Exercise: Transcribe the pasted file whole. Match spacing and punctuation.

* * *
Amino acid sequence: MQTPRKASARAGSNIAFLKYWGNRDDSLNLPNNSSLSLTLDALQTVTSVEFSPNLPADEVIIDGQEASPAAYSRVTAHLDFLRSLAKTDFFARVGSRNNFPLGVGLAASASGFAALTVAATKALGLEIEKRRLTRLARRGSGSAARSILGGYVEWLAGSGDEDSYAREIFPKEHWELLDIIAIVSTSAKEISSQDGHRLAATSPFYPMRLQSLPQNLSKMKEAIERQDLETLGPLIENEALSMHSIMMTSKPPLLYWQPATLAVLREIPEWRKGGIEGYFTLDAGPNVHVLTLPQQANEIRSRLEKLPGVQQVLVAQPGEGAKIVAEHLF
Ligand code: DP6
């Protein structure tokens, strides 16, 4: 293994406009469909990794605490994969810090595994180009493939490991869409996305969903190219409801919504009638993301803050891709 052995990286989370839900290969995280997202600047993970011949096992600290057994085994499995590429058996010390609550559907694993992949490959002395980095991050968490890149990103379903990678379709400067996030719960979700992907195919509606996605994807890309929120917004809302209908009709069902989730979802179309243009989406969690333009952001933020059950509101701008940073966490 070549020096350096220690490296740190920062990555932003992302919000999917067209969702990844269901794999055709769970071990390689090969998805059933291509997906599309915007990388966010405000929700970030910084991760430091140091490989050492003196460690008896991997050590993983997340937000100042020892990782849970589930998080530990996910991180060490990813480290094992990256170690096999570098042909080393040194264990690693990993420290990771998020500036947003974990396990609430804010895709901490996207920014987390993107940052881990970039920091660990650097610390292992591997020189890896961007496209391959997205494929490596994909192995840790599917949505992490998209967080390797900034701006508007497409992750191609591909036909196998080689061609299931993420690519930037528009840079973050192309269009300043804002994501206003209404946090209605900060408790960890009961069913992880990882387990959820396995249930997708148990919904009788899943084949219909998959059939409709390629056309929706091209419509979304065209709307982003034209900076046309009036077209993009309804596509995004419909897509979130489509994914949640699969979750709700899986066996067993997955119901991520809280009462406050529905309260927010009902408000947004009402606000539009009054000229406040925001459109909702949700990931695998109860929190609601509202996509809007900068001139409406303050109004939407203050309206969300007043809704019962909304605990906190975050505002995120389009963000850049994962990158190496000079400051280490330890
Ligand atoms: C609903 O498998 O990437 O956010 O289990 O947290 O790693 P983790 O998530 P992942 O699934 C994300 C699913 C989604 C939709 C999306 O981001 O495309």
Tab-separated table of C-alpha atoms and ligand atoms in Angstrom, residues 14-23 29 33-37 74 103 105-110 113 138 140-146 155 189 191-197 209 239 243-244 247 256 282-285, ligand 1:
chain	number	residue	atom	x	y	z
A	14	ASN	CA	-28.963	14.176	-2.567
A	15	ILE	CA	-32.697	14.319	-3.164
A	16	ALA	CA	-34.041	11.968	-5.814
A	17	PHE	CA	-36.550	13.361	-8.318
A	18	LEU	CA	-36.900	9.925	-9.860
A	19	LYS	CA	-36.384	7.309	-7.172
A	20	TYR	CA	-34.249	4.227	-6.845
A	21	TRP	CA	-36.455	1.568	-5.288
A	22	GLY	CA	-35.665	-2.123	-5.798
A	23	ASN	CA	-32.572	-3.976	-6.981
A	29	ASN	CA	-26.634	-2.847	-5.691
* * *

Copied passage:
Amino acid sequence: MQTPRKASARAGSNIAFLKYWGNRDDSLNLPNNSSLSLTLDALQTVTSVEFSPNLPADEVIIDGQEASPAAYSRVTAHLDFLRSLAKTDFFARVGSRNNFPLGVGLAASASGFAALTVAATKALGLEIEKRRLTRLARRGSGSAARSILGGYVEWLAGSGDEDSYAREIFPKEHWELLDIIAIVSTSAKEISSQDGHRLAATSPFYPMRLQSLPQNLSKMKEAIERQDLETLGPLIENEALSMHSIMMTSKPPLLYWQPATLAVLREIPEWRKGGIEGYFTLDAGPNVHVLTLPQQANEIRSRLEKLPGVQQVLVAQPGEGAKIVAEHLF
Ligand code: DP6
């Protein structure tokens, strides 16, 4: 293994406009469909990794605490994969810090595994180009493939490991869409996305969903190219409801919504009638993301803050891709 052995990286989370839900290969995280997202600047993970011949096992600290057994085994499995590429058996010390609550559907694993992949490959002395980095991050968490890149990103379903990678379709400067996030719960979700992907195919509606996605994807890309929120917004809302209908009709069902989730979802179309243009989406969690333009952001933020059950509101701008940073966490 070549020096350096220690490296740190920062990555932003992302919000999917067209969702990844269901794999055709769970071990390689090969998805059933291509997906599309915007990388966010405000929700970030910084991760430091140091490989050492003196460690008896991997050590993983997340937000100042020892990782849970589930998080530990996910991180060490990813480290094992990256170690096999570098042909080393040194264990690693990993420290990771998020500036947003974990396990609430804010895709901490996207920014987390993107940052881990970039920091660990650097610390292992591997020189890896961007496209391959997205494929490596994909192995840790599917949505992490998209967080390797900034701006508007497409992750191609591909036909196998080689061609299931993420690519930037528009840079973050192309269009300043804002994501206003209404946090209605900060408790960890009961069913992880990882387990959820396995249930997708148990919904009788899943084949219909998959059939409709390629056309929706091209419509979304065209709307982003034209900076046309009036077209993009309804596509995004419909897509979130489509994914949640699969979750709700899986066996067993997955119901991520809280009462406050529905309260927010009902408000947004009402606000539009009054000229406040925001459109909702949700990931695998109860929190609601509202996509809007900068001139409406303050109004939407203050309206969300007043809704019962909304605990906190975050505002995120389009963000850049994962990158190496000079400051280490330890
Ligand atoms: C609903 O498998 O990437 O956010 O289990 O947290 O790693 P983790 O998530 P992942 O699934 C994300 C699913 C989604 C939709 C999306 O981001 O495309």
Tab-separated table of C-alpha atoms and ligand atoms in Angstrom, residues 14-23 29 33-37 74 103 105-110 113 138 140-146 155 189 191-197 209 239 243-244 247 256 282-285, ligand 1:
chain	number	residue	atom	x	y	z
A	14	ASN	CA	-28.963	14.176	-2.567
A	15	ILE	CA	-32.697	14.319	-3.164
A	16	ALA	CA	-34.041	11.968	-5.814
A	17	PHE	CA	-36.550	13.361	-8.318
A	18	LEU	CA	-36.900	9.925	-9.860
A	19	LYS	CA	-36.384	7.309	-7.172
A	20	TYR	CA	-34.249	4.227	-6.845
A	21	TRP	CA	-36.455	1.568	-5.288
A	22	GLY	CA	-35.665	-2.123	-5.798
A	23	ASN	CA	-32.572	-3.976	-6.981
A	29	ASN	CA	-26.634	-2.847	-5.691